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Frances Pearson

Writer

The creators of Sex Education go even further in their groundbreaking series.

After the development of Netflix’s Sex Education to a worldwide sensation that has had commentators wondering why this has never existed before, there has been pressure on what season two would consist of as soon as season one ended. Season two of Sex Education not only picks up the threads of season one perfectly, but develops its plotlines, characters, and relationships in ways that feel both fresh and consistent. The first season was praised for its diversity and the way it handled issues such as abortion and sexuality in subtle, sensitive ways; however, it has taken this even further with the inclusion of new LGBTQ+ characters, and examination of issues such as sexual assault, child neglect, and the difficulties of coming out.

What makes Sex Education stand out from other diverse TV shows aimed at young people, such as Riverdale, is the way it represents LGBTQ+ teens and the manner in which it covers social issues without being preachy, or feeling forced or unnatural. The show makes sure to carefully flesh out every character, even minor characters, so the inclusion of pansexual, gay, or asexual characters feels totally natural and avoids tokenising. Complex, interesting characters such as Adam (Connor Swindells) and Ola (Patrica Allison) help the LGBTQ+ plotlines to feel realistic to the lived experiences of real LGBTQ+ people, not stereotypical (Ola taking an online quiz to work out her sexuality being a particularly relatable moment), and neither infantilises nor demonises LGBTQ+ people but allows them to be flawed characters. The LGBTQ+ relationships in the new season are fuelled by the amazing chemistry between the characters, particularly Adam and Eric (Ncuti Gatwa), and threaten to overshadow the main pairing of the series. This season also spends more time developing its female characters, shifting the show’s focus to a wonderfully diverse cast of women and girls.

The show also acknowledges the flaws and mistakes made by its central character, Otis, in a way that feels real and relatable. His fears about his own masculinity, turning into his deadbeat father, and generally being an “arsehole” are sympathetically explored, but his mistakes are never glossed over by the narrative, turning Otis into a far more interesting exploration of heterosexual masculinity than in season one.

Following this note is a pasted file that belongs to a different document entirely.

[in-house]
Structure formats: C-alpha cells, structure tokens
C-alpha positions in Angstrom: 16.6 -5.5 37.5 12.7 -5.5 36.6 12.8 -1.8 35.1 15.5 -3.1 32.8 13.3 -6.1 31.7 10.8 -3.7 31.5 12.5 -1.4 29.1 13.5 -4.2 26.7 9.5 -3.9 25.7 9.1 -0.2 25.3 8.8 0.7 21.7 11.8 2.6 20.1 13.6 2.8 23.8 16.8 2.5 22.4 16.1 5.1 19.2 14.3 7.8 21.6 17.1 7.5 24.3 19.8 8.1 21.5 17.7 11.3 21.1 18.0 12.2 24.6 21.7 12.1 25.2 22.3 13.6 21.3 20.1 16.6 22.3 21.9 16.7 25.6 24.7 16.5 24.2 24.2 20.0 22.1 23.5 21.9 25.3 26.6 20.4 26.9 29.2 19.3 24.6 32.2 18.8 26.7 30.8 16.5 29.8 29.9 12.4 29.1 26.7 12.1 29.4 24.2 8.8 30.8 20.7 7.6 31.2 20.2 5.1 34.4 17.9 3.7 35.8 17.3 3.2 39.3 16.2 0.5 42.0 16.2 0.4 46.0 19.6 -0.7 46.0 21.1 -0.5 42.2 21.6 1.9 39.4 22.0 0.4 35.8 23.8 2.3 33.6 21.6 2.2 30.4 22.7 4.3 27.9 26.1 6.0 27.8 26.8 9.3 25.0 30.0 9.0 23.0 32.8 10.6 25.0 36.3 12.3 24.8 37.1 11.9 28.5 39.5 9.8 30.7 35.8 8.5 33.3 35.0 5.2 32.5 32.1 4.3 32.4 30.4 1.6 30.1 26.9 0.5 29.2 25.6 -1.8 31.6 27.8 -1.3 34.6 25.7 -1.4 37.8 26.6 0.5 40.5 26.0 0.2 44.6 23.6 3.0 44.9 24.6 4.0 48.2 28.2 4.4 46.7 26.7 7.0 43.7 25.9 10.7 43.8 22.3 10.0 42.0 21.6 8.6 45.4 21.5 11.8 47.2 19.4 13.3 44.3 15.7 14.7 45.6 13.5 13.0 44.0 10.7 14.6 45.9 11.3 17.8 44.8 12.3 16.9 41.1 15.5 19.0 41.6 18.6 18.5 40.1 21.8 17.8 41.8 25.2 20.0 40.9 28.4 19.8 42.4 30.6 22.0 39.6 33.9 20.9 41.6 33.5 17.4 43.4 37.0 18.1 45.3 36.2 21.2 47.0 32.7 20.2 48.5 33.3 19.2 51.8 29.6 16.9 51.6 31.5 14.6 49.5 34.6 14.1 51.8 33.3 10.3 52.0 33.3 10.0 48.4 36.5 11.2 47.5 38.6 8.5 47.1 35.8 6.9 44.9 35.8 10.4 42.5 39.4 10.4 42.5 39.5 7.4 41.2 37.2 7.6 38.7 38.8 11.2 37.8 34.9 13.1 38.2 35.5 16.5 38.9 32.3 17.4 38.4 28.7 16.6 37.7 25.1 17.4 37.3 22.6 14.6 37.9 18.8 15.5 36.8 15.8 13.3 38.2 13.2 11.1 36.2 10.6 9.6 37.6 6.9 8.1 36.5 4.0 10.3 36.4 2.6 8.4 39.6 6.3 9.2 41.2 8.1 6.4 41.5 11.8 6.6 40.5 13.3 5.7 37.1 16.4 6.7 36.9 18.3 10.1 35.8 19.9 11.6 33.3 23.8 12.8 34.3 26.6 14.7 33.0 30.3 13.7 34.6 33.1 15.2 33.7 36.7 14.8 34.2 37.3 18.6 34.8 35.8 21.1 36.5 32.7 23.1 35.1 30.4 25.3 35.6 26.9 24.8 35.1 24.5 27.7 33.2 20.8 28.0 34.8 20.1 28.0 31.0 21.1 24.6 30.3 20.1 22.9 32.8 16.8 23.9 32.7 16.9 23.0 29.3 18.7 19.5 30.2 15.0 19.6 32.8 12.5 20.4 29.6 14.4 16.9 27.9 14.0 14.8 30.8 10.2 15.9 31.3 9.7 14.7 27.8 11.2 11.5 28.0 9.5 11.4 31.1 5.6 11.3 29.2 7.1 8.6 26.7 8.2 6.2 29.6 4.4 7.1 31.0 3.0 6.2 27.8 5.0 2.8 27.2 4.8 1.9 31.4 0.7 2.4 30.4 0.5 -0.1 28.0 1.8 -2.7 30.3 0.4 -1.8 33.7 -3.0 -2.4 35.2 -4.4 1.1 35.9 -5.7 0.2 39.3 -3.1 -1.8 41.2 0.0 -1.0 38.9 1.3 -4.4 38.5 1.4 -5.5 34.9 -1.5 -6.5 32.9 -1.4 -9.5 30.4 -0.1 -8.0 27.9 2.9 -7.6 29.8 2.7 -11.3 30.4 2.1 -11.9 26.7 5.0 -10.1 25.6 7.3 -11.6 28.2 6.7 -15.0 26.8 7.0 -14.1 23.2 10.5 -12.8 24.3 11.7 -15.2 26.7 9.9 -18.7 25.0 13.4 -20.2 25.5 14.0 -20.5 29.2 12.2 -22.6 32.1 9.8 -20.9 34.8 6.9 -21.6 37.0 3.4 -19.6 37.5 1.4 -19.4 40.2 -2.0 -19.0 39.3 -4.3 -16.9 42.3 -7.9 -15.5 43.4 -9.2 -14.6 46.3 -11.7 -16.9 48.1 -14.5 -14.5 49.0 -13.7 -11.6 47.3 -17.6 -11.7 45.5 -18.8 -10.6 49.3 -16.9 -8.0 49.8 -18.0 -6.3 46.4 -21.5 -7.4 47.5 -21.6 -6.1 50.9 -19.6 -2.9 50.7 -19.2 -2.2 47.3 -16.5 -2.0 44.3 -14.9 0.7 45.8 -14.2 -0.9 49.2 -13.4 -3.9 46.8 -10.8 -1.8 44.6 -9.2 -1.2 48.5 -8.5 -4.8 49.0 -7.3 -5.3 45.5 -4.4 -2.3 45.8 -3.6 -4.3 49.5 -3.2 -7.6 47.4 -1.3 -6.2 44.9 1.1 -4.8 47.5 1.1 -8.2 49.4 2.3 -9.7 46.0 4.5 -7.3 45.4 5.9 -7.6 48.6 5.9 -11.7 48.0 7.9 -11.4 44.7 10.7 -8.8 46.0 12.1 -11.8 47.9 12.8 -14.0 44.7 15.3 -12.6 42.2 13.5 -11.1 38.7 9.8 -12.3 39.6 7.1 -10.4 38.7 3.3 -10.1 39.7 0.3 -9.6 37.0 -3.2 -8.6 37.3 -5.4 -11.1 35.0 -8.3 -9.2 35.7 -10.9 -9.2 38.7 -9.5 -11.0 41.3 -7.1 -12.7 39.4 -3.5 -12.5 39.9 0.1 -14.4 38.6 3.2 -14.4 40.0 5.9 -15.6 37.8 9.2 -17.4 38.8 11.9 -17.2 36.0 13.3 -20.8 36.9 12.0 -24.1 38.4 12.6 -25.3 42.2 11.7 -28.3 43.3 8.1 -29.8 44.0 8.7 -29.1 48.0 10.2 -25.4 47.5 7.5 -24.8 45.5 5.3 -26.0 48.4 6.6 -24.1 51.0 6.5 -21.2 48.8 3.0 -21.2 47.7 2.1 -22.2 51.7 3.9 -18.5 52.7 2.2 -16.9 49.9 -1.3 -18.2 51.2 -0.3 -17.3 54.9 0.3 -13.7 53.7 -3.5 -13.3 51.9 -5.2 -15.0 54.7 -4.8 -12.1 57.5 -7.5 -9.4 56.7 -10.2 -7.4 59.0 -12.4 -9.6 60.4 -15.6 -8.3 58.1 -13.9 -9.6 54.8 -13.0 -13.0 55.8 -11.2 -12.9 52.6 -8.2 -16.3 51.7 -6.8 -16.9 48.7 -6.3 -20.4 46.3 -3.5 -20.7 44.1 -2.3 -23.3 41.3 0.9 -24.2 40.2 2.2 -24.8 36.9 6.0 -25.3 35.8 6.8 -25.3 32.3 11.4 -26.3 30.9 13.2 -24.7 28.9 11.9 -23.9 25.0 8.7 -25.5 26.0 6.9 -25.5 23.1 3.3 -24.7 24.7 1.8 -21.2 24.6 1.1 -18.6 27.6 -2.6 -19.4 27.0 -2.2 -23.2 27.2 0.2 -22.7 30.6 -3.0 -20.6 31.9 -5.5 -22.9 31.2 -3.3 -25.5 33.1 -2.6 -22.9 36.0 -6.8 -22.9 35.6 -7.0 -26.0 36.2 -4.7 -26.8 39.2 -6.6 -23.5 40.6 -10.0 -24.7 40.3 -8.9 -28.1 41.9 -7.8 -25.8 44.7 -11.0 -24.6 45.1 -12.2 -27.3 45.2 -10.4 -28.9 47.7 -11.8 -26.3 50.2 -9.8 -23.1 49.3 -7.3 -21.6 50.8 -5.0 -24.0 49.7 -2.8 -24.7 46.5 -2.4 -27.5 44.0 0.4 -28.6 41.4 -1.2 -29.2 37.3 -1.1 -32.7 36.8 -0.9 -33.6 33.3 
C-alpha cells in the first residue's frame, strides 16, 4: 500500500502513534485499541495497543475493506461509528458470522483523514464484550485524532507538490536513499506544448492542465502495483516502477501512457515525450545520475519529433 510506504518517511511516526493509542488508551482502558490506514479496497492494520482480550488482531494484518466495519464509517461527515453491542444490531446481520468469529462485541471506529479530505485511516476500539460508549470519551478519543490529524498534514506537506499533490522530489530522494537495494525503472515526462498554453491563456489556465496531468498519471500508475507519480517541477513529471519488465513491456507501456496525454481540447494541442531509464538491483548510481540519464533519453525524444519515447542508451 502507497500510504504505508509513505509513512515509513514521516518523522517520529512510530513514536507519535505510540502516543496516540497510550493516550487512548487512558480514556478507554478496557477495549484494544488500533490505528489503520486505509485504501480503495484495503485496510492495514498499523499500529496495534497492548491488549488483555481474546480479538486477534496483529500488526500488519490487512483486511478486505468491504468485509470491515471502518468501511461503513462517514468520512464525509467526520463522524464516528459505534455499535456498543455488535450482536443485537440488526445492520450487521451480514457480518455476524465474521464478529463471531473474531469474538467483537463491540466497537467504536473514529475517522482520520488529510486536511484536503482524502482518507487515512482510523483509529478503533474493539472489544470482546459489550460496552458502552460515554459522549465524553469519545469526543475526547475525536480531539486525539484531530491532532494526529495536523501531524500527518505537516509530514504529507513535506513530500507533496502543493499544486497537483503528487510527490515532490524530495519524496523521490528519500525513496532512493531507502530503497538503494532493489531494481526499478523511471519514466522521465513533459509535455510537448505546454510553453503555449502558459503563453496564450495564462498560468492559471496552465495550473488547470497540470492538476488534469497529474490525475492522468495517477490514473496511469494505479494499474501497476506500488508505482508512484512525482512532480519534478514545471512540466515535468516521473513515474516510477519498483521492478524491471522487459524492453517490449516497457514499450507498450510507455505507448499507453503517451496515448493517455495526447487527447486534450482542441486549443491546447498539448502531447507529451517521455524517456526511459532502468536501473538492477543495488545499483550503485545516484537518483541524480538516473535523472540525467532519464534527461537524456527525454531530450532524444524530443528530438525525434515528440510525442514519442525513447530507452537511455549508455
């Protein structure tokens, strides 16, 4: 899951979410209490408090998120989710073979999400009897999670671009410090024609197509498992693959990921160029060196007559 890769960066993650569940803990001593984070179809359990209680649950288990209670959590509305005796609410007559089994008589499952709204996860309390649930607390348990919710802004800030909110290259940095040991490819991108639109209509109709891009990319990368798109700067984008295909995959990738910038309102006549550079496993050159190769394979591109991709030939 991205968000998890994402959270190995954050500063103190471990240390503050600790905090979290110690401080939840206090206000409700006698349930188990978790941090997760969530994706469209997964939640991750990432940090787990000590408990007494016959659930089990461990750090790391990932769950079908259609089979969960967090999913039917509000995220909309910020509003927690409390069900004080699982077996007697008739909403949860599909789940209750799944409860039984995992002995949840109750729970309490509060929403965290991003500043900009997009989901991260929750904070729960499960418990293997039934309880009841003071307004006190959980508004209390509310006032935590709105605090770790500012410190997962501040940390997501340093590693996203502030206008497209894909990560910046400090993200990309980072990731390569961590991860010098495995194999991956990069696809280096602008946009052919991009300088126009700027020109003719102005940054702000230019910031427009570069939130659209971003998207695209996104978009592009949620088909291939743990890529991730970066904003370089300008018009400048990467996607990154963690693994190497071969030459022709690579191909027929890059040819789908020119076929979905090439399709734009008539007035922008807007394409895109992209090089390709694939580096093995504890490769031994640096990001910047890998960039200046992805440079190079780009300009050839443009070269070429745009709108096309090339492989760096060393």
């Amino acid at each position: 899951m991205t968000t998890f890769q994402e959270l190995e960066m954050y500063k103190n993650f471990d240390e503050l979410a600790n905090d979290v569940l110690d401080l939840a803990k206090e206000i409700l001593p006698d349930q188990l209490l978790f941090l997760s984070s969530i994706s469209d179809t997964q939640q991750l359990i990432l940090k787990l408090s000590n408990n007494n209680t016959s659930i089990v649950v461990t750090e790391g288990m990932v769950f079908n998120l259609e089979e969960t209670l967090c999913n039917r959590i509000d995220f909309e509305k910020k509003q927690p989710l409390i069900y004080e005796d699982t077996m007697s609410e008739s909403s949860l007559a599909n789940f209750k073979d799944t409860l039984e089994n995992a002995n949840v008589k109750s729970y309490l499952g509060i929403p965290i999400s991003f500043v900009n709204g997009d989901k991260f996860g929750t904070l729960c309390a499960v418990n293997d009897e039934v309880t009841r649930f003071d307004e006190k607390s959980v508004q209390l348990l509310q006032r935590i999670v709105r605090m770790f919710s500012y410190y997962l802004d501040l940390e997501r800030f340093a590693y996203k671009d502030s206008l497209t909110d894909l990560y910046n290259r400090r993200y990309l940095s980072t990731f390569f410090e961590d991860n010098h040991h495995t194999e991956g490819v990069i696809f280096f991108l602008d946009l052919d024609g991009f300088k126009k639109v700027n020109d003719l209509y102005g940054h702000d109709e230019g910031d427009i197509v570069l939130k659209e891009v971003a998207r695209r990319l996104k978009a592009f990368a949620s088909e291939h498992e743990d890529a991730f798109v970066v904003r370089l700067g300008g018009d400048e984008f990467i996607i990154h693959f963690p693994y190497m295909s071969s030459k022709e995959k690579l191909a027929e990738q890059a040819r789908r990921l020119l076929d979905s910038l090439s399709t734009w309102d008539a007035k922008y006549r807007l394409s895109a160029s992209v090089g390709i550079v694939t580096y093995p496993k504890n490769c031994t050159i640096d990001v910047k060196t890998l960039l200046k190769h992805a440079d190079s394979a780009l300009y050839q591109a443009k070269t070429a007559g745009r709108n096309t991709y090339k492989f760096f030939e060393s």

Plotlines cover heavy topics and impart lessons about sexuality and love in ways that feel natural and well-written; instead of preaching Sex Education allows these moments to occur naturally and form from the main plot. By including more of Gillian Anderson’s brilliant sex therapist character, Jean Milburn, the show can naturally touch upon education on asexuality and kink without detracting from the flow of the story. But the most teachable moment comes when a group of teenage girls are forced to find some common ground between them, and only come up with one thing – sexual harassment. Far from feeling too heavy or eye-rollingly cringey, the scene manages to come across both as poignant and humorous – when their teacher asks what they found binds them together, one of the girls replies, “other than non-consensual penises, Miss, not much.”

The show never sacrifices entertainment for education, balancing humour and heavy emotion perfectly and always managing to avoid patronising its young audience, imparting messages in a subtle manner and allowing the audience to come to their own conclusions. With its emotional cliff-hanger of an ending, Sex Education is telling a compelling story that slips in lessons about life in such a subtle way that you hardly notice until the whole thing is over.



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